Shura Sumi is considered by some scholars to be the most organized and internally consistent of Arcatia’s diverse faiths, and grudgingly admitted by all to be its oldest. With the most nuanced Kharaki translation meaning simply the ‘Shared Path’, Shura Sumi draws its roots from the same ancient traditions as the militant Shura Jashi and enigmatic Shura Nari. It is by far the largest of the three, with more than 80% of Kharakis identifying themselves as adherents alongside massive populations in the northern, northeastern, and western extremities of the Unity, all of Jah, and eastern Pax territory. Serican followers exist as well, with Rastakgan being the only area completely free from its influence.
It’s principles are built on the revelations of a figure called simply The Founder, dead over a thousand years before the collapse and as such ancient enough to prevent any real description or analysis beyond the spiritual. The Founder’s values included the familiar pillars of charity, humility, and righteousness, but far into his legacy (according to scripture) the once mighty faith was fractured and plagued by war within and without. Enter the second prophet of Shura Sumi: The Unifier. As one might expect, the Unifier foresaw a time of great turmoil in which The Founder’s faithful only hope of survival was to stand together and come to terms with the world around them. With the Founder governing the actions of the individual and the Unifier proscribing the commandments of the community, adherents of Shura Sumi have a wealth of scripture and millennia of alleged interpretation and precedent to draw on in guiding their lives. That they are overwhelmingly impoverished, oppressed, or at the very least misunderstood does not seem to disturb the most devout members of this ancient, sophisticated faith.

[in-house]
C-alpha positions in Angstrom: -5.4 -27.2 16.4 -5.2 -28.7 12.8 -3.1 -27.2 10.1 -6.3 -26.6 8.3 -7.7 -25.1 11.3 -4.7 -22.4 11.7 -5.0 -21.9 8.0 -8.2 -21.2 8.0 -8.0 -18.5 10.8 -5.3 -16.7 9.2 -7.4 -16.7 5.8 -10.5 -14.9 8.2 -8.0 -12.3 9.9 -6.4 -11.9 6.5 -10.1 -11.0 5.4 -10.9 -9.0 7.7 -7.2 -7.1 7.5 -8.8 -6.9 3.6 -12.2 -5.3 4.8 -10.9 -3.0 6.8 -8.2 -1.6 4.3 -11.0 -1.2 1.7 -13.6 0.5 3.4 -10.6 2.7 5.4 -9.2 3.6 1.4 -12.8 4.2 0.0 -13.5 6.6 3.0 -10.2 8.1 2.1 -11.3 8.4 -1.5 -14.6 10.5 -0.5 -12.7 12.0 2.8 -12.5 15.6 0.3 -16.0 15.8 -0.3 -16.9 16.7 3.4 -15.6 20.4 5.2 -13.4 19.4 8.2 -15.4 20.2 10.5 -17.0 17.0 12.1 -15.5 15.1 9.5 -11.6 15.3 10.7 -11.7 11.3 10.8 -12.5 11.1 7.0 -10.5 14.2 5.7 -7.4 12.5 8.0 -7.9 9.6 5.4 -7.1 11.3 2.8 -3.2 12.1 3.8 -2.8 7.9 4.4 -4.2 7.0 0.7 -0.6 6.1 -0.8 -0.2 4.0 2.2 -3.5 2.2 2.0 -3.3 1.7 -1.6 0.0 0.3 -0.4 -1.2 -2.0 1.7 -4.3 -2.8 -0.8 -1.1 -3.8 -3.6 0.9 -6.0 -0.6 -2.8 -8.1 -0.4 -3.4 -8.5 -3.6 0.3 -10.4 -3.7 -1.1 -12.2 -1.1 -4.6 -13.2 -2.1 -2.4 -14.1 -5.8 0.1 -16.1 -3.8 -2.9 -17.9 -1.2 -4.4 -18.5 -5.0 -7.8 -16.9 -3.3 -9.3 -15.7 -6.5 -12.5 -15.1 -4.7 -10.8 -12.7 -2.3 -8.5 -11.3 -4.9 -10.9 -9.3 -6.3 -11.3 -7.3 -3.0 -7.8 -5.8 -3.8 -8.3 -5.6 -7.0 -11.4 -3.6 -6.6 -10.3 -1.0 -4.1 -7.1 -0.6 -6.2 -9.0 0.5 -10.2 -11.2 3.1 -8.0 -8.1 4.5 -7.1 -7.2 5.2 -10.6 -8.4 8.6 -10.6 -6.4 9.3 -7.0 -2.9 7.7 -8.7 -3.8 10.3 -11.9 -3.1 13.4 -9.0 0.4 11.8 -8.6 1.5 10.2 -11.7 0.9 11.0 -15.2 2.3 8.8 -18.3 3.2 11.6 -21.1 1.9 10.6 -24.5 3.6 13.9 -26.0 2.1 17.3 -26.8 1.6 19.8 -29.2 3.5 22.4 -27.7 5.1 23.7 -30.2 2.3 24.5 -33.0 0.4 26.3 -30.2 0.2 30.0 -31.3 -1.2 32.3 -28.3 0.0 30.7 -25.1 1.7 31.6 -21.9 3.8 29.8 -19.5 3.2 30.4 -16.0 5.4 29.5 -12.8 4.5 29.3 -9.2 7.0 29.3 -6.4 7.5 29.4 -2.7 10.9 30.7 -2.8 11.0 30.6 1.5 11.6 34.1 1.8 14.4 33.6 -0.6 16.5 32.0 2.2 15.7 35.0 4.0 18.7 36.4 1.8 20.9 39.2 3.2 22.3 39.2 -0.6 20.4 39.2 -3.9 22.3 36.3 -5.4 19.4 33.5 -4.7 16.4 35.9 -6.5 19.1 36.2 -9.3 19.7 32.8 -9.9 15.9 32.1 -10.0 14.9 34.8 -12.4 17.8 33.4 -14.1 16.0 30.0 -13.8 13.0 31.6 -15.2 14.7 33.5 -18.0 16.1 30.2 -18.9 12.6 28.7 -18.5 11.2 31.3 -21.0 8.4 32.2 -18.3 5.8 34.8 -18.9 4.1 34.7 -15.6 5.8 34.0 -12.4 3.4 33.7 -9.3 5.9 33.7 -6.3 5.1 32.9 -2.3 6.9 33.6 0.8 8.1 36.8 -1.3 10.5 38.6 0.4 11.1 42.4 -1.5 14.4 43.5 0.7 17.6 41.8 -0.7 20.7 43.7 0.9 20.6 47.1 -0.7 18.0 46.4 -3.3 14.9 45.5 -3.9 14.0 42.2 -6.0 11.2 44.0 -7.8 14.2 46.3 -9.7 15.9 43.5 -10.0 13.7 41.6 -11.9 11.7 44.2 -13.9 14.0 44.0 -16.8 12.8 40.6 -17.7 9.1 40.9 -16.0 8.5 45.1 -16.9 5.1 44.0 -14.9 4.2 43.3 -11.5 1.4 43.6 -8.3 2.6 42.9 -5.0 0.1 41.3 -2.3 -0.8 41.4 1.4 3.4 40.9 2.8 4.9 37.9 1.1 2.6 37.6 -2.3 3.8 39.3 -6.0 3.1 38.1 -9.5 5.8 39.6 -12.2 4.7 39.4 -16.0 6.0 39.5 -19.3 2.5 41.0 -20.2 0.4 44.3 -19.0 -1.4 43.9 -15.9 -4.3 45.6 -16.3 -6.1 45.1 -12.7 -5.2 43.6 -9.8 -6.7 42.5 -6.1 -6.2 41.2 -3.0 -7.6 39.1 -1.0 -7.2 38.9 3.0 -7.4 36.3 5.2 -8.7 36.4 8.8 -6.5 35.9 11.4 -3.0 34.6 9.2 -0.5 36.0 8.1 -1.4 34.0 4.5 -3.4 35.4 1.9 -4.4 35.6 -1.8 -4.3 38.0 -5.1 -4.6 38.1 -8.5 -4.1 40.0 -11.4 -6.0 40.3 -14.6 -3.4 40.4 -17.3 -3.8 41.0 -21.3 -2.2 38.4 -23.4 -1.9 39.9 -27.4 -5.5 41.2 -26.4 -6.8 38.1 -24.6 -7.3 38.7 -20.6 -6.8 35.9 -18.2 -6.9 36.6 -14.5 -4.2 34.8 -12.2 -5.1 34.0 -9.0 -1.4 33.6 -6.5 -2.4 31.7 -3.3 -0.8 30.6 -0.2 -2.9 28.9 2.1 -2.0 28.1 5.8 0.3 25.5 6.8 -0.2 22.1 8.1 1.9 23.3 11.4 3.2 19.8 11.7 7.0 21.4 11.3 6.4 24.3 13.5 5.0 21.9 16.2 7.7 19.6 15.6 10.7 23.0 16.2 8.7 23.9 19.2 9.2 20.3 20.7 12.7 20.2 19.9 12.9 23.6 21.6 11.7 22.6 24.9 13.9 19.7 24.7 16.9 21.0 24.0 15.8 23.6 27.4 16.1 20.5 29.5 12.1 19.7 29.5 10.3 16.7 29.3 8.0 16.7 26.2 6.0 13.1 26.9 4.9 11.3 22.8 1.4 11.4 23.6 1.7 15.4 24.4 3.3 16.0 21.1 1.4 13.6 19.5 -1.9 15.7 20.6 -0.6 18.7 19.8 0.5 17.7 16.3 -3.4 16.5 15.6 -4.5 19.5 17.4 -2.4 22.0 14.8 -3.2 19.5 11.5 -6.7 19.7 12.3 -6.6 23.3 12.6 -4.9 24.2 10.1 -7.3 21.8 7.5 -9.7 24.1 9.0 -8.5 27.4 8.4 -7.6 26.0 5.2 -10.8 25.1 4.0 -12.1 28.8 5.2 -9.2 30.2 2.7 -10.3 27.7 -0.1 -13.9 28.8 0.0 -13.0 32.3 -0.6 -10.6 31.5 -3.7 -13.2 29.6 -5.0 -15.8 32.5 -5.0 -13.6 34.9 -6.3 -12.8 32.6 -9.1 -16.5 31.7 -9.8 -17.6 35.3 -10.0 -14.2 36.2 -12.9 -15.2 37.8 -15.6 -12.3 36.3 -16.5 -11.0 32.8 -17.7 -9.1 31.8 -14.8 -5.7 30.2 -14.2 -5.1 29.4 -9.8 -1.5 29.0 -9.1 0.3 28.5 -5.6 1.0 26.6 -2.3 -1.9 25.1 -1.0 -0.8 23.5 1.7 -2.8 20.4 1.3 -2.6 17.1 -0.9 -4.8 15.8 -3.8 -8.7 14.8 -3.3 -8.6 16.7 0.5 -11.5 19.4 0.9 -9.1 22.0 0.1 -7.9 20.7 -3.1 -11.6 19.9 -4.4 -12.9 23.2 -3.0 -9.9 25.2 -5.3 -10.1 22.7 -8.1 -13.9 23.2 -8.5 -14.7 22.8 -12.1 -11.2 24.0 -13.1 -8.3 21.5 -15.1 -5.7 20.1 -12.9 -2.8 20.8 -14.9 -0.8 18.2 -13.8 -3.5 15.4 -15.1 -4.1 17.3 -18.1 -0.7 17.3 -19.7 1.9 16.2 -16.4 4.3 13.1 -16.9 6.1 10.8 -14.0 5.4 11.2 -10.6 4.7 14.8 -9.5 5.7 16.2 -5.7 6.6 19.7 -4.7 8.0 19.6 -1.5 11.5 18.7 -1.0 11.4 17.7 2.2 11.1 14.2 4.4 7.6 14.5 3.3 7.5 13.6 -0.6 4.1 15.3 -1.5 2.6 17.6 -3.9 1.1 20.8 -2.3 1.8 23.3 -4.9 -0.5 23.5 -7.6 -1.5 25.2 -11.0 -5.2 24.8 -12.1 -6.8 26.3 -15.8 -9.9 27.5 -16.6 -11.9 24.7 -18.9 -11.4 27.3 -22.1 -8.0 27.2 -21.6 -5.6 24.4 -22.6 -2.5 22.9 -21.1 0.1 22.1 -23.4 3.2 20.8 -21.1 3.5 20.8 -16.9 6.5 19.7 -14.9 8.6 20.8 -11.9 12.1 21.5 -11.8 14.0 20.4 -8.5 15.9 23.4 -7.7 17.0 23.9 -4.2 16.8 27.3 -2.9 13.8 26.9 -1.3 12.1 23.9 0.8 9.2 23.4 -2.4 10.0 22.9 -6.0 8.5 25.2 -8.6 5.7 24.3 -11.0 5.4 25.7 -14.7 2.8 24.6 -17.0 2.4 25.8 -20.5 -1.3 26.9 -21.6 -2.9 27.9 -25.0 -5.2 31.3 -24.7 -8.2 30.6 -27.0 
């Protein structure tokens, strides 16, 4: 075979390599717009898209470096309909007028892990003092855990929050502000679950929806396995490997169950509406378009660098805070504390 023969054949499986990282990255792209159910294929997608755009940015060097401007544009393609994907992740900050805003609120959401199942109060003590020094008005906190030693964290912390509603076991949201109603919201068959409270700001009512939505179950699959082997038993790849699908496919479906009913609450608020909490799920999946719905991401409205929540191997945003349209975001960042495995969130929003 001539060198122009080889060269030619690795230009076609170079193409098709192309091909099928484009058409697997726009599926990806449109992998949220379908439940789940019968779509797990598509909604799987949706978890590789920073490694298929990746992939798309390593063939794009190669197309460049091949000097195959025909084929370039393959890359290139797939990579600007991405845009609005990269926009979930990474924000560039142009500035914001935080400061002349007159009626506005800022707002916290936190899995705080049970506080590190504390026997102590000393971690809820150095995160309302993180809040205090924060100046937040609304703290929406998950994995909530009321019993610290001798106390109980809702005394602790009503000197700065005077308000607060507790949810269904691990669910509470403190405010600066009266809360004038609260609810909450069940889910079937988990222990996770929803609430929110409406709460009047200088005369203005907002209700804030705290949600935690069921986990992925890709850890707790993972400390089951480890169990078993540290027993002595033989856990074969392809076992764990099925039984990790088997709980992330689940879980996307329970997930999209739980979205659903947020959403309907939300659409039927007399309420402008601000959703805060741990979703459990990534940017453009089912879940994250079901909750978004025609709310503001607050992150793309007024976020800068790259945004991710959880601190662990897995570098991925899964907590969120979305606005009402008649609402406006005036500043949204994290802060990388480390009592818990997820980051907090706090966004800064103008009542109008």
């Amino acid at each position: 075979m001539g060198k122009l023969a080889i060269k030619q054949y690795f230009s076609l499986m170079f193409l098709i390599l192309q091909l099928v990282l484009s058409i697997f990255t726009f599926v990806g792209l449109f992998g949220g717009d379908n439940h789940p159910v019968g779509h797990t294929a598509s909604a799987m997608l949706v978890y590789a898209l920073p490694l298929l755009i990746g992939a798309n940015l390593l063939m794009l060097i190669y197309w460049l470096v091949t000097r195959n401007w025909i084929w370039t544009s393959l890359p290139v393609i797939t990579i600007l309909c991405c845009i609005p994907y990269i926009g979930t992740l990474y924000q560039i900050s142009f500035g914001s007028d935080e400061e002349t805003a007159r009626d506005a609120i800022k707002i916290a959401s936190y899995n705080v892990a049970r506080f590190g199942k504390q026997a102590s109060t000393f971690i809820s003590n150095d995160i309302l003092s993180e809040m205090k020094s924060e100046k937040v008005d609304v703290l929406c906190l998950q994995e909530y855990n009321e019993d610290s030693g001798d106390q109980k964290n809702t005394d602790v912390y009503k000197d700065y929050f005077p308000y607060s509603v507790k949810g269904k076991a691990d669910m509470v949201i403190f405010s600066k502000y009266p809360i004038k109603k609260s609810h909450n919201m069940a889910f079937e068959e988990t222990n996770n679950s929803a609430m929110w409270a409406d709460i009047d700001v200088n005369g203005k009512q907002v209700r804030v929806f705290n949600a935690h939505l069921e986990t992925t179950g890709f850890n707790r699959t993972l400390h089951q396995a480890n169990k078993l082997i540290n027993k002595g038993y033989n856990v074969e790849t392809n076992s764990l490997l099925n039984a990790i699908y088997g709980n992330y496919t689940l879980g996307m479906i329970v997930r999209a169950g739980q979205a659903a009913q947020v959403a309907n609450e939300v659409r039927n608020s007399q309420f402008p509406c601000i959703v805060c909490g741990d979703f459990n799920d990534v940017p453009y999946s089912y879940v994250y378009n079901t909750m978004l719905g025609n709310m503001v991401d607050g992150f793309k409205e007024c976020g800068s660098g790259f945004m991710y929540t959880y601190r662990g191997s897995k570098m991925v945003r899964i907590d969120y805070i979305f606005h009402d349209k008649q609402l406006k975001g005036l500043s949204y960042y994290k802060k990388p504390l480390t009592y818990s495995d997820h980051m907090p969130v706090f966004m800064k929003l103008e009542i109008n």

Nor does the fact that, by any historical standard, the Unifier was a colossal failure. That its grand warning and message of peace came immediately before the tumult and vast gaps in human memory caused by the Collapse speaks ill of its overall effectiveness. And while the faith at the time may have been healed by the Unifier’s actions, it has not stopped Shura Nari and Shura Jashi from splintering off (or enduring through the Unification, as they would argue). Though Shura Sumi’s highest clergy had decreed that the Founder and Unifier are to be considered equal in all respects, two parts of the same spiritual message, the Unifier seems to consistently draw the greatest praise from the faithful, and with it the ire and sometimes open hostility of Shura Jashi and their strict adherence to the revelations of the Founder to the exclusion of all others.
Still, plagued from within and without, the followers of Shura Sumi keep the faith, their spirits lightened with the objective knowledge that they were around long before their enemies and divine certainty that they will remain long after their troubles have been forgotten.